DATE OF BIRTH (DD/MM/YYYY): N/A
PLACE OF BIRTH: N/A
ETHNICITY: South Asian Indian
EDUCATION: bachelor’s degree
AREA(S) OF RESIDENCE OUTSIDE REPRESENTATIVE REGION FOR LONGER THAN SIX MONTHS: N/A
OTHER INFLUENCES ON SPEECH:
Subject’s second language is English. He started learning it from non-native-speaking teachers in school around the age of 5. He has been speaking an English-based Creole known as “Singlish” as a first language for as long as he can remember. He learned Mandarin Chinese as a second language all the way to high school as part of his school curriculum.
RECORDED BY: N/A
DATE OF RECORDING (DD/MM/YYYY): N/A
PHONETIC TRANSCRIPTION OF SCRIPTED SPEECH: N/A
TRANSCRIBED BY: Subject
DATE OF TRANSCRIPTION (DD/MM/YYYY): 28/02/2007
ORTHOGRAPHIC TRANSCRIPTION OF UNSCRIPTED SPEECH:
OK, I, I was born in Singapore, and have lived here, uh, for all of my life. I went to, uh, public schools in Singapore, and I, uh, am fluent in two languages: uh, English and Mandarin Chinese. Uh, the history of Singapore is very unique. It was, uh, established as a — as a British colony, as early as 1819, and, uh, it is essentially a migrant nation — uh, the migrants being from various parts of Asia that came here to look for work. The largest, uh, group — ethnic group — is the Chinese. And they form about three-quarters of the population. Uh, the next largest group are the Malays. The Malays and the indigenous ethnic group in Singapore and mainland Malaysia. The third largest group are the migrants that came from South Asia, and most of them came from Southern India — uh, primarily from the state of Tamil Nadu. And the last uh, group, uh … the smallest minority group is, uh — other groups, uh — that are the offsprings of European settlers and the Asian ethnic groups. They are collectively known as the Eurasian people, being, uh, a combination of the words Europe and Asia, and they, uh, primarily, uh, uh — they speak English, so there are four official languages in Singapore as such: uh, English, uh, Mandarin Chinese, uh, Tamil — which is a South Asian Indian Language — and, uh, Malay. Uh, thank you.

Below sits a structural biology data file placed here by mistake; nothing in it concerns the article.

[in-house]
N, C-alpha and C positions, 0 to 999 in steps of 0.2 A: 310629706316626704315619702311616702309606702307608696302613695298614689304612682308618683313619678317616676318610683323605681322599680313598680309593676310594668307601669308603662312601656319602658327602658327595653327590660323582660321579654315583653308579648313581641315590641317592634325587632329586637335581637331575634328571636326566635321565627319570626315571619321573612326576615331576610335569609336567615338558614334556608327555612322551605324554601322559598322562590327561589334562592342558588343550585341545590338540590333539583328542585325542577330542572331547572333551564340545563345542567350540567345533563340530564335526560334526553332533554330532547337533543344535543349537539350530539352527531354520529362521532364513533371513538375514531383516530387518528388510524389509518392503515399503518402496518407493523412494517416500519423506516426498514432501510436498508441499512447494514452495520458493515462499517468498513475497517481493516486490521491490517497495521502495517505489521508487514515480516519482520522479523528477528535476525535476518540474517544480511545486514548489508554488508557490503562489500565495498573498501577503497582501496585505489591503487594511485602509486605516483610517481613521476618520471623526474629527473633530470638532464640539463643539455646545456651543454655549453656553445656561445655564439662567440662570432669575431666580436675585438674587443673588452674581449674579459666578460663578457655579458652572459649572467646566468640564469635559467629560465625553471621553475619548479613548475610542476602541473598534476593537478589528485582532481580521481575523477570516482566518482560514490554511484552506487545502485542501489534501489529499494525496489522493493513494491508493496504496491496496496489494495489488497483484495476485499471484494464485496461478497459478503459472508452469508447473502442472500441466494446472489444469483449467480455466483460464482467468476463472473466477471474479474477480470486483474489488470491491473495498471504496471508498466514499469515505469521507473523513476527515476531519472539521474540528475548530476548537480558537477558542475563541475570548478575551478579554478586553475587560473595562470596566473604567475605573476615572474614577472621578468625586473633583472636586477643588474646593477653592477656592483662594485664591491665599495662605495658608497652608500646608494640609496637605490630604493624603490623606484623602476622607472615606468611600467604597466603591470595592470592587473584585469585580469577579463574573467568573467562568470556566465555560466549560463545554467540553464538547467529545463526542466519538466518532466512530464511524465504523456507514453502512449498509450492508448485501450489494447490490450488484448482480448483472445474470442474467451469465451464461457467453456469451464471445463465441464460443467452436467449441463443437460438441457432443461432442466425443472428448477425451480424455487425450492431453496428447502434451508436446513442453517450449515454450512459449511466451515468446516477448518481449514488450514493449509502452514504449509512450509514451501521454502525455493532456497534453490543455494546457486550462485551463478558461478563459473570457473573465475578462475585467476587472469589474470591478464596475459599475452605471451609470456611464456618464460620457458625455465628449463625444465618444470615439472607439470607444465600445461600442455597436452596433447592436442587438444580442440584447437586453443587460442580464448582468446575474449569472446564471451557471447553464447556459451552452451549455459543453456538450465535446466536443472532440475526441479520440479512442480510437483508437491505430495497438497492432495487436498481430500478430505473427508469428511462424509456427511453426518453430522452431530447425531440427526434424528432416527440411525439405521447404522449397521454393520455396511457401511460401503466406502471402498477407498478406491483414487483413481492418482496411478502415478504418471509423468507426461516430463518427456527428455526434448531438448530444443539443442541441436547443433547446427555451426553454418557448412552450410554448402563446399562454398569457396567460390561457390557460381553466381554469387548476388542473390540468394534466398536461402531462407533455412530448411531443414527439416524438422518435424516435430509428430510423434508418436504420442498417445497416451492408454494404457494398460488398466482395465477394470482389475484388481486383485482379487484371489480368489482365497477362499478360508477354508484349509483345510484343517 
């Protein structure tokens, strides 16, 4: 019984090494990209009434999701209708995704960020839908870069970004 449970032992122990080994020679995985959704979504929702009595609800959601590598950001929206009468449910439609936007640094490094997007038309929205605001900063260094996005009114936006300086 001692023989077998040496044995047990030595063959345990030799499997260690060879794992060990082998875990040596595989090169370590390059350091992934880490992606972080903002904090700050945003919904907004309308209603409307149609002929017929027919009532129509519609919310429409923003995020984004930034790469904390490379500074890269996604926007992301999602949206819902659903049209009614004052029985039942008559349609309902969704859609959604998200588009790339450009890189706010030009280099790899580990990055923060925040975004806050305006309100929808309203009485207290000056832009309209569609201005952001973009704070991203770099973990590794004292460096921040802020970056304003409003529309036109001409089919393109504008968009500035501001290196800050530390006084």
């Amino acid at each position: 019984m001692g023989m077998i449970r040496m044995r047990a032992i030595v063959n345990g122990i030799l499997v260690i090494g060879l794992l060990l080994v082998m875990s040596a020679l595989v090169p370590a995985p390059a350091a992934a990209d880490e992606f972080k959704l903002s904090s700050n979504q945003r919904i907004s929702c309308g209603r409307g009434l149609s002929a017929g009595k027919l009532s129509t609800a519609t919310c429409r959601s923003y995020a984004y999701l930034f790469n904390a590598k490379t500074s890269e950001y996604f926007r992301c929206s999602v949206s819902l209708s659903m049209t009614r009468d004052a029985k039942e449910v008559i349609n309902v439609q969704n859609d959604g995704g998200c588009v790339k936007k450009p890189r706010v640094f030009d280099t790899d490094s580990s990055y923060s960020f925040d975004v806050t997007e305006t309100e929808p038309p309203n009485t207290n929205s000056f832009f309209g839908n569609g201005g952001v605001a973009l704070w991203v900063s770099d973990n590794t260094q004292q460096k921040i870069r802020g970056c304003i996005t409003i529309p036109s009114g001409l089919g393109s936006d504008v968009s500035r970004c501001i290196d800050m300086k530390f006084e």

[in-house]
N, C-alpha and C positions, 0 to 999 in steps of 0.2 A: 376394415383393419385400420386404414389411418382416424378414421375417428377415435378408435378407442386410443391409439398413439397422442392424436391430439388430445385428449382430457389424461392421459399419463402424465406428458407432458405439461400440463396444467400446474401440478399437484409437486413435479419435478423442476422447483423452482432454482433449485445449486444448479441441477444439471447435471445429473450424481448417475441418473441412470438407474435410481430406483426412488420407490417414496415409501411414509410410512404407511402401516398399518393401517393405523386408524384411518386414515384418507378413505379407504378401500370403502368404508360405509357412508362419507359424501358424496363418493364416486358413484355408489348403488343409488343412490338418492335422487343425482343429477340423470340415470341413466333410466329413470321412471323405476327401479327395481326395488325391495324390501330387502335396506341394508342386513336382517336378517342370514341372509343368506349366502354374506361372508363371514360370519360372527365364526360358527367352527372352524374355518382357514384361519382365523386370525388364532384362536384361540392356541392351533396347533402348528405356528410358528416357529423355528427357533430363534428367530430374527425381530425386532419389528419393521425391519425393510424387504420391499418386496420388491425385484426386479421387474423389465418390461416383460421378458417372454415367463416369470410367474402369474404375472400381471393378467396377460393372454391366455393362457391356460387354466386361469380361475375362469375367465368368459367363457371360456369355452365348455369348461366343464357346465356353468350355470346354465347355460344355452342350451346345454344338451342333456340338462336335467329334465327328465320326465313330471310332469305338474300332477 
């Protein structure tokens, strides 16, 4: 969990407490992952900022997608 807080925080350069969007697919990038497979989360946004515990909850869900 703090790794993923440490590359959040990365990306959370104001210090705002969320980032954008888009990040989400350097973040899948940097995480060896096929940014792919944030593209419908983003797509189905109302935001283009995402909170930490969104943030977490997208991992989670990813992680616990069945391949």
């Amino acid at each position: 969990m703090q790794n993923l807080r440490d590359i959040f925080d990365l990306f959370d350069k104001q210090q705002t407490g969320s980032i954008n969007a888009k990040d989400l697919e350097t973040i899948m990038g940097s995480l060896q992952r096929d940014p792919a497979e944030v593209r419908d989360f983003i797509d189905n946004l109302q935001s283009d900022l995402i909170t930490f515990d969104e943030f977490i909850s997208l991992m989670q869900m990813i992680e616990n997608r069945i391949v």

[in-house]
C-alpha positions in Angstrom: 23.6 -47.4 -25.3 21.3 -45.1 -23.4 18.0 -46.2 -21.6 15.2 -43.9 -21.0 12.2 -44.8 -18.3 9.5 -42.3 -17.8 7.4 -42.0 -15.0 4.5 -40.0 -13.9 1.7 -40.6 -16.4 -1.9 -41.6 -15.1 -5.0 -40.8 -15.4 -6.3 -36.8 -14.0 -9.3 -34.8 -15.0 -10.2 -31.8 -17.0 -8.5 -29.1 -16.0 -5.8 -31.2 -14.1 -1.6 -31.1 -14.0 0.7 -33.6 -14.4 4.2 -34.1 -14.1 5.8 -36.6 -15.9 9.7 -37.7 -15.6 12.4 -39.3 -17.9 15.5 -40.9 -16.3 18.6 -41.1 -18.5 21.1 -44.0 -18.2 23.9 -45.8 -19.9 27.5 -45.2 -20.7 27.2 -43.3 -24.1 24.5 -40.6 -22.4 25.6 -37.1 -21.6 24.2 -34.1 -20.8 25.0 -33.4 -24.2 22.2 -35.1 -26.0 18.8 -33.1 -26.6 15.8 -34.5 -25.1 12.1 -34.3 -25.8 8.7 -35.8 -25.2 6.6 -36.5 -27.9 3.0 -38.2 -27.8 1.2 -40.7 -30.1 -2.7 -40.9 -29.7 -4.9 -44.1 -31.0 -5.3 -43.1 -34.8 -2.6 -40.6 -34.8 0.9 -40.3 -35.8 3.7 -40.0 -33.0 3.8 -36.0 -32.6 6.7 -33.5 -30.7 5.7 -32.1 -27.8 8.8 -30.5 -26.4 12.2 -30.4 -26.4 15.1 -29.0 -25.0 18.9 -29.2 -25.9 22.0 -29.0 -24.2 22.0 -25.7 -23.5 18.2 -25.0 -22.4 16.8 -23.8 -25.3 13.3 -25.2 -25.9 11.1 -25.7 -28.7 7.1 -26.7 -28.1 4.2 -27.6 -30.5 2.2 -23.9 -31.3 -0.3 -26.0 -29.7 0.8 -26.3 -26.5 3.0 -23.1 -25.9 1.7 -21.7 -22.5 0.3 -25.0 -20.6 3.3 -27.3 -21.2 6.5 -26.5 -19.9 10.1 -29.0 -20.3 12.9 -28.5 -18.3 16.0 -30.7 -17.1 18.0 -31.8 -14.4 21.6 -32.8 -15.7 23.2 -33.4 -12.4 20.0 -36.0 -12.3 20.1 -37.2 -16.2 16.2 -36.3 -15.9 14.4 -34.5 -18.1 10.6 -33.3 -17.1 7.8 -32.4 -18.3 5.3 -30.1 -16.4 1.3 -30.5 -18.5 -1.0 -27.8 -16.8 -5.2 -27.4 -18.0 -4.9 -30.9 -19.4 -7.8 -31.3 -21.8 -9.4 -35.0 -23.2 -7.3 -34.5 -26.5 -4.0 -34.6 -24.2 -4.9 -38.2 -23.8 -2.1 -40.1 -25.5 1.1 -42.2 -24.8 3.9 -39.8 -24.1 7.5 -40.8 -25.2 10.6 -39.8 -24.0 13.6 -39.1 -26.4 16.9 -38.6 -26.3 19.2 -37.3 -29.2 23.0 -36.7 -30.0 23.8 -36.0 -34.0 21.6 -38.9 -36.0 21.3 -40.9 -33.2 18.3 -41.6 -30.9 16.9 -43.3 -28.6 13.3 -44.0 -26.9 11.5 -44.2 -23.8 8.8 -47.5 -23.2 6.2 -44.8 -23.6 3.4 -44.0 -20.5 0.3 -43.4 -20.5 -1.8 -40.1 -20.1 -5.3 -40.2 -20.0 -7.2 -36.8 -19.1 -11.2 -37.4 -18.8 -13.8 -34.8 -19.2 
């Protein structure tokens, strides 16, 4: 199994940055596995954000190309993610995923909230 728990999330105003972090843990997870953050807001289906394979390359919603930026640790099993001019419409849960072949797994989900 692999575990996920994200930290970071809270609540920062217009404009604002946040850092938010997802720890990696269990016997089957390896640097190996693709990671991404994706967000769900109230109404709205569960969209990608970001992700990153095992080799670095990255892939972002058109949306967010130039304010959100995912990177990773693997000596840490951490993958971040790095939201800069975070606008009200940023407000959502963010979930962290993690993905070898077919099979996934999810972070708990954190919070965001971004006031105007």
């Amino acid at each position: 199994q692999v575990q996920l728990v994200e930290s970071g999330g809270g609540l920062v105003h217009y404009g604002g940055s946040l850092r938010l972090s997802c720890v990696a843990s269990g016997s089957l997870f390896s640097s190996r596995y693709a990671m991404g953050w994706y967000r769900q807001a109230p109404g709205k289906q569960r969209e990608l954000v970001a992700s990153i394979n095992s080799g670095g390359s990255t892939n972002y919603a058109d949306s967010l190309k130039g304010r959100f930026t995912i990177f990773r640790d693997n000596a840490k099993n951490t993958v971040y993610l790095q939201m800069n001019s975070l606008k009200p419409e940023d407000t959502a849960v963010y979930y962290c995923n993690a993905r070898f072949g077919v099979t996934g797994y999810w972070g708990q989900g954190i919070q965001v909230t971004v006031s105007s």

TRANSCRIBED BY: Faith Harvey
DATE OF TRANSCRIPTION (DD/MM/YYYY): 29/02/2008
PHONETIC TRANSCRIPTION OF UNSCRIPTED SPEECH: N/A
TRANSCRIBED BY: N/A
DATE OF TRANSCRIPTION (DD/MM/YYYY): N/A
SCHOLARLY COMMENTARY: N/A
COMMENTARY BY: N/A
DATE OF COMMENTARY (DD/MM/YYYY): N/A
The archive provides:
- Recordings of accent/dialect speakers from the region you select.
- Text of the speakers’ biographical details.
- Scholarly commentary and analysis in some cases.
- In most cases, an orthographic transcription of the speakers’ unscripted speech. In a small number of cases, you will also find a narrow phonetic transcription of the sample (see Phonetic Transcriptions for a complete list). The recordings average four minutes in length and feature both the reading of one of two standard passages, and some unscripted speech. The two passages are Comma Gets a Cure (currently our standard passage) and The Rainbow Passage (used in our earliest recordings).
For instructional materials or coaching in the accents and dialects represented here, please go to Other Dialect Services.